Image wanted money

That’s the only explanation I can think of. As Milton Griepp said at the Capital City breakfast Saturday morning, at Capital they would have been the number one publisher. Instead they decided to go with Diamond and be number two. He has no idea what Diamond offered them, but it must have been good.

I can’t imagine Image being concerned about stores getting their books (see Dark Horse below)—every store carries Image, in one form or another. Nor can I imagine Image wanting extra promotional power to tie in with Taco Bell—they don’t seem that sophisticated. Maybe they wanted that list of all the comic shops, but surely they could have gotten that some other way? And either of these last two points would be addressed at Capital anyway.

Nope, the only thing that makes sense to me is that Diamond waved fistfuls of dollars under Tony Lobito’s nose and he drooled and jumped. Here’s where I start blaming Diamond. Diamond was now apparently actively trying to kill Capital. The only reason for getting Image is to kill the competition. This is where I start steaming at Mr. Geppi. This, and all later signings. There’s no reason other than maliciousness.

Image was, of course, Capital’s best hope. And the fact that Image caved in (not really surprising, given their inexperience and general immaturity as a company, but depressing nonetheless), caused one more big domino to fall:

Dark Horse was frightened

Dark Horse alone is not enough to get every comic shop in the nation to order from Capital. There are a lot of stores out there who either barely carry Dark Horse now (Star Wars books and that’s it), or who order so few that they couldn’t make a Capital minimum.

So Mike Richardson would be giving up sales in the short run. Sales which might never be recovered (or might). He discounted the effects of any retailer backlash (“hate marvel? buy dark horse!”), and saw only declining sales on a possibly-sinking island.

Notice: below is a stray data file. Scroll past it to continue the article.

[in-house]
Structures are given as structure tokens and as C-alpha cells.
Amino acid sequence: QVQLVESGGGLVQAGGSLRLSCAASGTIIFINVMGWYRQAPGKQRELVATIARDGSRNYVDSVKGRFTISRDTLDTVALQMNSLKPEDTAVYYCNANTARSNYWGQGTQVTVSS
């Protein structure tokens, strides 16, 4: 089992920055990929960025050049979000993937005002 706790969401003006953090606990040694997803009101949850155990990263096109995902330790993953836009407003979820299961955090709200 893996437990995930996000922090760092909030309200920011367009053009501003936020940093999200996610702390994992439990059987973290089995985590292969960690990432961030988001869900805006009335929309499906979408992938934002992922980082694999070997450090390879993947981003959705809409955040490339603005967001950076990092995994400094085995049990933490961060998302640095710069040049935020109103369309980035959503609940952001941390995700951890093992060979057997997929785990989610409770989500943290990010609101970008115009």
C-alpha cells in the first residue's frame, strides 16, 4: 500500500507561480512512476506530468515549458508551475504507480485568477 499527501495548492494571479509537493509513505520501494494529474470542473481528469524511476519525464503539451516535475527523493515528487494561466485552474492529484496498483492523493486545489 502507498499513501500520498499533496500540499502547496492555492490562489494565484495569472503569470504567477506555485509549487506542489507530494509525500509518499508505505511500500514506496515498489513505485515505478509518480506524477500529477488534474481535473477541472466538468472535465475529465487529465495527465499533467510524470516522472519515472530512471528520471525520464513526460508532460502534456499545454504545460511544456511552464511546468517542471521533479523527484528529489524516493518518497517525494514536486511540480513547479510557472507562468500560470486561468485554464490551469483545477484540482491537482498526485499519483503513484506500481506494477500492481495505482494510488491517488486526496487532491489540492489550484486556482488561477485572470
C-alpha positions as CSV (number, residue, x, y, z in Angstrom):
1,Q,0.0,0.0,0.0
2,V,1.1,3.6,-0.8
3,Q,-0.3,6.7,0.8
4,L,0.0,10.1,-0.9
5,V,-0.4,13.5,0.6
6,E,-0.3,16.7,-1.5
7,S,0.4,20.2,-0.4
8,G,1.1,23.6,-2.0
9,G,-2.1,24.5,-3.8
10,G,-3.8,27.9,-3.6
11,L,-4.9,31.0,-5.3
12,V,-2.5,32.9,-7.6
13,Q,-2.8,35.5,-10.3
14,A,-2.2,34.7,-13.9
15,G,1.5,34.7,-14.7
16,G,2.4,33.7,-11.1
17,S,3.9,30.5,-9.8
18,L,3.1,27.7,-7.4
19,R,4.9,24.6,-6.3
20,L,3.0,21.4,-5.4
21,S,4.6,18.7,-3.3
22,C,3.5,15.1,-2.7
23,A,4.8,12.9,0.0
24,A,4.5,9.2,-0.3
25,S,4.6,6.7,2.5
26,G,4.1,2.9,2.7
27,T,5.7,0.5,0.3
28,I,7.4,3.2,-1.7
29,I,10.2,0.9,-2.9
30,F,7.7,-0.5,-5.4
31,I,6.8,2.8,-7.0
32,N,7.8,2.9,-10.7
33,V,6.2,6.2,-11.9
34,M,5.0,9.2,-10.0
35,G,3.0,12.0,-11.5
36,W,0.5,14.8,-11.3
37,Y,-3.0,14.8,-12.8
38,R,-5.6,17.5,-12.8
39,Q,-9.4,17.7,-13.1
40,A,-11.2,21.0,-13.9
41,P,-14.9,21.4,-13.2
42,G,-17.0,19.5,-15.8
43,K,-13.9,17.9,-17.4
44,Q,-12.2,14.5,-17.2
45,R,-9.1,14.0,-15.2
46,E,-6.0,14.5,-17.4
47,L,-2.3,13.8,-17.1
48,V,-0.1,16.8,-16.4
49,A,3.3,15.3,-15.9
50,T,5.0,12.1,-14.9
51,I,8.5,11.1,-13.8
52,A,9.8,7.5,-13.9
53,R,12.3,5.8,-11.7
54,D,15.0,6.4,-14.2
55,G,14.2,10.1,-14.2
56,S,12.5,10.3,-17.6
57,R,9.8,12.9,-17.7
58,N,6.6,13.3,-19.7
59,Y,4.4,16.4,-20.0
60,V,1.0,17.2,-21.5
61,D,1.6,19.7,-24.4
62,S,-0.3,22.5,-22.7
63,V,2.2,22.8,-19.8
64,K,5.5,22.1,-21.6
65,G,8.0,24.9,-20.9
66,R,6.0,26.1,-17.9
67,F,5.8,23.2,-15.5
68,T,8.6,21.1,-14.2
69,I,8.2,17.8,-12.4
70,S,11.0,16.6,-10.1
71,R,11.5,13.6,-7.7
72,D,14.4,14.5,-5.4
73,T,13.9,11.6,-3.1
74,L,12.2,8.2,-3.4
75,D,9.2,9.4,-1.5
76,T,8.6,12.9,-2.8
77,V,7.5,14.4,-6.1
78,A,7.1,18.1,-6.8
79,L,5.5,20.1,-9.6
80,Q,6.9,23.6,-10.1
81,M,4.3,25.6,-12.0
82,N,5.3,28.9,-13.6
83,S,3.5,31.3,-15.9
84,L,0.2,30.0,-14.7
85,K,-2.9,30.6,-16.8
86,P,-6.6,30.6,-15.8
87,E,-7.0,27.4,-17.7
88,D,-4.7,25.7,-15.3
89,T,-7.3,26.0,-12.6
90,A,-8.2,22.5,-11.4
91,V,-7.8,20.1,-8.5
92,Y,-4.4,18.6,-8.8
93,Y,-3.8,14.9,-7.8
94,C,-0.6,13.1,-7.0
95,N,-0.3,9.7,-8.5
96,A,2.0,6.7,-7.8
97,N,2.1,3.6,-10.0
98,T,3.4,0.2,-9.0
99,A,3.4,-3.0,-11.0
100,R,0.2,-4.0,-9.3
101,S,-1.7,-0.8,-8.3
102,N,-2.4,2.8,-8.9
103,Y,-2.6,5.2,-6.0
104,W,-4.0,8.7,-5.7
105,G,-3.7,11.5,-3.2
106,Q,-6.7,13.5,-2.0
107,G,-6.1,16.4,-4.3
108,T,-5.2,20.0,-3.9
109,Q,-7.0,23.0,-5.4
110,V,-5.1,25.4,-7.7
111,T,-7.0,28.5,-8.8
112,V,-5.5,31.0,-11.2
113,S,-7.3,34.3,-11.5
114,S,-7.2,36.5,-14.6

What’s more, he saw a competitive opportunity—with the deal he cut with Diamond, he has complete control over discount on Dark Horse product. He can try undercutting his competition on price, to induce stores to try his admittedly-diverse line of books. He can offer super-discount incentives if a store agrees to sample some of his “alternative” line. He can offer bonuses to stores which carry the full line (a heck of a lot easier than carrying Marvel’s full line).

But mainly, he was scared. Scared of losing sales, and scared of tying his company’s fortunes to a sinking ship. Because once it sank, where would he be? See Everyone Else below.

Acclaim was even more frightened

Or maybe it was money. I don’t have a very good handle on Acclaim. Does anyone? Does Acclaim even know what they’re doing? Their books drop in sales each and every month, and show no signs of getting better.

So my gut instinct is that Acclaim felt the Dark Horse syndrome, but more so. They wouldn’t be enough to save Capital alone, so they’d only be cutting their own throat. So Diamond said “Jump!” and they jumped. I don’t believe they’re setting their own discount (lord, I hope not!), so the only advantage they’re getting is guaranteed access into every comic shop in the nation.

Kitchen Sink is pissed off

Denis Kitchen has always been an individual, and never one to follow trends just because they’re financially expedient at the moment. He looks long-term. This man has created undergrounds, sold them, then formed his own distribution system before Phil Seuling even came around. He’s not scared—he’s Angry.